Alaska Glacial Ice uses the 45-foot landing craft M/V Qayaq Chief, run by Lazy Otter Charters Whittier, to gather ice in Prince William Sound’s Blackstone Bay. Courtesy Scott Lindquist.
Rich in gold but poor in self-control, California gold miners and businessmen of the 1850s sought immediate gratification to ease their spirits from the curse of quartz vein. Temporary pleasures included visits to a brothel or bar, but there was another luxury that promised to cool off all that consumed it: ice. Refrigeration was not widely available then, so holding a sweaty glass clinking with cubes was an elitist status symbol many during the gold rush were eager to pay for.
Much of this history was detailed best by E. L. Keithahn, former curator of the Alaska Territorial Museum, in his 1945 article published by The Pacific Northwest Quarterly entitled “Alaska, Inc.” Boston had been the ice source for California; however, the long boat trip around Cape Horn left purveyors with puddles and half the desired frozen commodity initially shipped. The increasing demand for a cold drink forced ice entrepreneurs to consider other sources that could satisfy the burgeoning “Cold Rush,” which is when all eyes turned to Alaska.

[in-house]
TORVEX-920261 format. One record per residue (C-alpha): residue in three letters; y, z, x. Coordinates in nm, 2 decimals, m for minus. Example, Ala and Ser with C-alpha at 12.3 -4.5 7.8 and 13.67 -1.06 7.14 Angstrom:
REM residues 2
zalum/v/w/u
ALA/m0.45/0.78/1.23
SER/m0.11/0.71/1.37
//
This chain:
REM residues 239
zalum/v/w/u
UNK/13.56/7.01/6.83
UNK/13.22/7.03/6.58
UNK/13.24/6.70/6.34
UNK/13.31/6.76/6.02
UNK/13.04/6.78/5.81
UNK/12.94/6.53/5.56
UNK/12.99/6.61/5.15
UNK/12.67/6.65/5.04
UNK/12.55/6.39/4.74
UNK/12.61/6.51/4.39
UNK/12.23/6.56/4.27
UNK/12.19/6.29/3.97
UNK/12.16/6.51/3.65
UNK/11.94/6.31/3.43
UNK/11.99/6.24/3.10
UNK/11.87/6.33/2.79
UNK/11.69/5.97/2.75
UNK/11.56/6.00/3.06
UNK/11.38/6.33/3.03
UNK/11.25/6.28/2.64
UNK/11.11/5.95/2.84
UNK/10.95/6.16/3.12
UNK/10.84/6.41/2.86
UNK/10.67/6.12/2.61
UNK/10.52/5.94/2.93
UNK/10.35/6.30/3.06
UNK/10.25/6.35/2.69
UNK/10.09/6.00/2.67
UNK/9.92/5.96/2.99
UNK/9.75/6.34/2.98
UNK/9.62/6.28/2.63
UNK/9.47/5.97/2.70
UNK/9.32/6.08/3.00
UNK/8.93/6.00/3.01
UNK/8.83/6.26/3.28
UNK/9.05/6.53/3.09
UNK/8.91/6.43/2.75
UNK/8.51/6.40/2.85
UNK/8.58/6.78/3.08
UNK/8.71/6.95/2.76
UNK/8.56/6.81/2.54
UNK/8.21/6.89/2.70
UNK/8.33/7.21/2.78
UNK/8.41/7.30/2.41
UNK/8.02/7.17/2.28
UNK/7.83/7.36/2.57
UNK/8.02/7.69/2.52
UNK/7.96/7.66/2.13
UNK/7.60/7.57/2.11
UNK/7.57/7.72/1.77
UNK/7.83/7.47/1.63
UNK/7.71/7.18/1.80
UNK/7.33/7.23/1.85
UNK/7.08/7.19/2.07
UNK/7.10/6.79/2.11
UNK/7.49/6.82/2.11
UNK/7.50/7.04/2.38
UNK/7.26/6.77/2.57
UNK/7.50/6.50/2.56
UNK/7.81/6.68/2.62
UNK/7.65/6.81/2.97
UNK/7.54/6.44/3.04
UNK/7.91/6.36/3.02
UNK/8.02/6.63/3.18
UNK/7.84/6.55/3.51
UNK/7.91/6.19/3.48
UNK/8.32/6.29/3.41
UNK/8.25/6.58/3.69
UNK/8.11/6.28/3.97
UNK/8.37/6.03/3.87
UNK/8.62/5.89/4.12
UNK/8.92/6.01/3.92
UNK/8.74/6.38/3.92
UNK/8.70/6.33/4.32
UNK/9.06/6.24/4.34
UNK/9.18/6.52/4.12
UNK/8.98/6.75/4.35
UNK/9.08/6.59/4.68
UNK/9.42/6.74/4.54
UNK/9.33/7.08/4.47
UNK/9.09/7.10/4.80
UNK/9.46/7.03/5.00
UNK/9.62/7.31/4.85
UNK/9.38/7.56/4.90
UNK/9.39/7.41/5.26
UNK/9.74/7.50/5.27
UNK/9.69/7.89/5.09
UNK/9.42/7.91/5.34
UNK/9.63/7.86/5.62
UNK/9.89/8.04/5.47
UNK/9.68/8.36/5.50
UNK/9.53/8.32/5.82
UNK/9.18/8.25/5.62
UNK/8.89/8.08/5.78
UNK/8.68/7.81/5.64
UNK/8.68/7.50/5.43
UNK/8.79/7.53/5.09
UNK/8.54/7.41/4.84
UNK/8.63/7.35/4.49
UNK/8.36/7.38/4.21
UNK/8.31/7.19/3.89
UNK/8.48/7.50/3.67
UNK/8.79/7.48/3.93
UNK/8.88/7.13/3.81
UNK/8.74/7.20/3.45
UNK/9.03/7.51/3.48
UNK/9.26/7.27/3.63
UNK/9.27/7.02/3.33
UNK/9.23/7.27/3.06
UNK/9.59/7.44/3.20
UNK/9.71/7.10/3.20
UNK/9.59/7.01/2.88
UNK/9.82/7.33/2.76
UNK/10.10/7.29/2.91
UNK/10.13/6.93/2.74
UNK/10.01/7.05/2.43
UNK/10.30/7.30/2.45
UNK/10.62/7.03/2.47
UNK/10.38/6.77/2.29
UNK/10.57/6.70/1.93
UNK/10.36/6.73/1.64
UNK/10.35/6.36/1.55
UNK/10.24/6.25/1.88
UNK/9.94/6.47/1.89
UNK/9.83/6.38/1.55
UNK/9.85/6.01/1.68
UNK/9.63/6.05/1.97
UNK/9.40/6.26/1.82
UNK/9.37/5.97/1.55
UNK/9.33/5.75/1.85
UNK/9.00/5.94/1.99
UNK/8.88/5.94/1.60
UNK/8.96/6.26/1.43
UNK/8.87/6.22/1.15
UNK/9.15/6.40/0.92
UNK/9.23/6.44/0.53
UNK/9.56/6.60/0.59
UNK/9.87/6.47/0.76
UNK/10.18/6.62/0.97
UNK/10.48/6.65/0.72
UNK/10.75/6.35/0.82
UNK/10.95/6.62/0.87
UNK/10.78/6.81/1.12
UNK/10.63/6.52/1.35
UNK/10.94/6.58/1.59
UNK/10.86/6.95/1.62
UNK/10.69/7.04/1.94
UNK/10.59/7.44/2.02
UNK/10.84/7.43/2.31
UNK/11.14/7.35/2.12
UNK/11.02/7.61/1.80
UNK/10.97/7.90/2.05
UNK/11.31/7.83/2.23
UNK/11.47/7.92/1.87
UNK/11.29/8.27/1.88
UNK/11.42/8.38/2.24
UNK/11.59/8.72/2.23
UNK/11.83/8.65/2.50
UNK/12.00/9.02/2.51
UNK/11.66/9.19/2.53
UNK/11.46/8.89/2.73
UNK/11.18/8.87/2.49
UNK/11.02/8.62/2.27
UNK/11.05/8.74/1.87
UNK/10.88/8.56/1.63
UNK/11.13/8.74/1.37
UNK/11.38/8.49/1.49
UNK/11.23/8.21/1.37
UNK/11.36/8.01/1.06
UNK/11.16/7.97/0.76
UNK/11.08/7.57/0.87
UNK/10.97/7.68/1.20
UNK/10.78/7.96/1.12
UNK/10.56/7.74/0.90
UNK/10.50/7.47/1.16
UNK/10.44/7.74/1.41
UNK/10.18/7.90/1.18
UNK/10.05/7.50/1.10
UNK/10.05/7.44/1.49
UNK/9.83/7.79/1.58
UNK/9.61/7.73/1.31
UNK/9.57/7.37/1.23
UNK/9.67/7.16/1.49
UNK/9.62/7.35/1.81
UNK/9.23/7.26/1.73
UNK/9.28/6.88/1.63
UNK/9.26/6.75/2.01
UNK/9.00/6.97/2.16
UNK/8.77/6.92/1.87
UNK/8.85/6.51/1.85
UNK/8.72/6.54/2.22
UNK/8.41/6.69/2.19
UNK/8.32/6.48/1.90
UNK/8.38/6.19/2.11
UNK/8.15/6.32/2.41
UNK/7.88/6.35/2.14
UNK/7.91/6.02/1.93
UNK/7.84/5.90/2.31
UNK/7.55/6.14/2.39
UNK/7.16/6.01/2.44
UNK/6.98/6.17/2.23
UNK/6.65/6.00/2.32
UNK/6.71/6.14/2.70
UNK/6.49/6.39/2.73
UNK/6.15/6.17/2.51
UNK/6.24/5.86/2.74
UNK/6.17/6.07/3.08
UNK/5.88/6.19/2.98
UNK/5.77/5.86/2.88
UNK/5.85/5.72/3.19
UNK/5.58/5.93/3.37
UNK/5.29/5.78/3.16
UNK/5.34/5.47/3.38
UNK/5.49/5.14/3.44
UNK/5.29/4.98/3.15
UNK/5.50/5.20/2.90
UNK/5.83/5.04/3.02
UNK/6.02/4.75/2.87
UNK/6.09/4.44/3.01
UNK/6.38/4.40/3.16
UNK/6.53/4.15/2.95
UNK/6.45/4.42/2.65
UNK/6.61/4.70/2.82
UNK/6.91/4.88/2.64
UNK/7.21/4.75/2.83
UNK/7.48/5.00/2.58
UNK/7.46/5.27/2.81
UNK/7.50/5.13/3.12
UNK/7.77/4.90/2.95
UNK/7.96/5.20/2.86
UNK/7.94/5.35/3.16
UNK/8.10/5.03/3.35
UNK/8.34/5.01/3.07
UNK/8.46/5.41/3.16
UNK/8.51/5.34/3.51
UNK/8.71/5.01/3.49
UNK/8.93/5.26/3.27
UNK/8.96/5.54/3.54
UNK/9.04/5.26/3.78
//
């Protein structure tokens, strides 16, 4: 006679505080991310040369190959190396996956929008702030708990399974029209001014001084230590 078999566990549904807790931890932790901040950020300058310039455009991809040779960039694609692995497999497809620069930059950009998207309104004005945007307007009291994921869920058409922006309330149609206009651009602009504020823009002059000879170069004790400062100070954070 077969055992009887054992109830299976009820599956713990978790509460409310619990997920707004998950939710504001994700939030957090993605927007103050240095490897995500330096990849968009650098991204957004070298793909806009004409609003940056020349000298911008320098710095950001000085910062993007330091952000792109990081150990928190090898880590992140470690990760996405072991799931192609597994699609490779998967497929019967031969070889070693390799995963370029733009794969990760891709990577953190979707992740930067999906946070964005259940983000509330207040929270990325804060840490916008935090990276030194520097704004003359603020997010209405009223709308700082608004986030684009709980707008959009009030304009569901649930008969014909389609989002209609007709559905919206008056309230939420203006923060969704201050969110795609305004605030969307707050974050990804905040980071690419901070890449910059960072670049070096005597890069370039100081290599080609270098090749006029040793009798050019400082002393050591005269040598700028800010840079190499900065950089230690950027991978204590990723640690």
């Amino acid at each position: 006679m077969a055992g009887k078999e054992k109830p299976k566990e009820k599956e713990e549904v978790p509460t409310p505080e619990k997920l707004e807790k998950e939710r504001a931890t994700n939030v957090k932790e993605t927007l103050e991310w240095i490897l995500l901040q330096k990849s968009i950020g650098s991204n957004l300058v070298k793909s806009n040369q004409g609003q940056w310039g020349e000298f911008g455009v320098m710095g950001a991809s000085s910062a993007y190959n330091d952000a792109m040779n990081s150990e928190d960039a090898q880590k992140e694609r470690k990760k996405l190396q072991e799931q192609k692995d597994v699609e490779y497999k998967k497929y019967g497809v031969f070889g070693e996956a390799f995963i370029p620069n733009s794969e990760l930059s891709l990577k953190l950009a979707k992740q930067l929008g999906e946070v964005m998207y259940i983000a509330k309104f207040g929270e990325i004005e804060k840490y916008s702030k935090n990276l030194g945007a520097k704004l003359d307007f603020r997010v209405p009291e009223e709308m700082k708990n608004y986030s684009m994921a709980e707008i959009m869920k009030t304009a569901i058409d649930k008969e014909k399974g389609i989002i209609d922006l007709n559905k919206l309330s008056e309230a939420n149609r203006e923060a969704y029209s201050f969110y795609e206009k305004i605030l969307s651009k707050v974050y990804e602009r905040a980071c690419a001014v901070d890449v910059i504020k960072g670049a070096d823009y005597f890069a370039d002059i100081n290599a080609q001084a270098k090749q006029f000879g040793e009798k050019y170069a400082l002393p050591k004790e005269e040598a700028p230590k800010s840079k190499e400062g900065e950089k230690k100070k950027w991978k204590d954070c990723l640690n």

In February of 1853, 250 tons of ice from the Last Frontier made it to the Golden City through a deal arranged between the American Russian Commercial Company of San Francisco (also known as the “Ice Company”) and the Russian-American Company on behalf of the Russian Empire. As ships like the Zenobia offloaded the ice in San Francisco, children would use the large piles of sawdust that insulated the ice to dry off after swimming. Californians ended up paying $75 a ton while the Ice Company pocketed around $18,000 in revenue. The success inspired the Ice Company to enter into a three-year agreement to receive an annual supply of 1,000 tons of ice at $35 per ton from Novo Arkhangelsk (now known as Sitka) and other locations controlled by Russia. According to a correspondent for Alta California, the Ice Company “converted a low swamp, a mile back of Sitka, into a pond of sixty acres, and built an ice-house of a capacity to hold 10,000 tons.” Sitka’s climate, however, formed ice that was too porous to survive the journey back to San Francisco. As a result, the Ice Company focused their efforts on either harvesting glacier ice by boat or cutting ice from a somewhat man-made lake on Woody Island near Kodiak while using horses to haul it to the ship.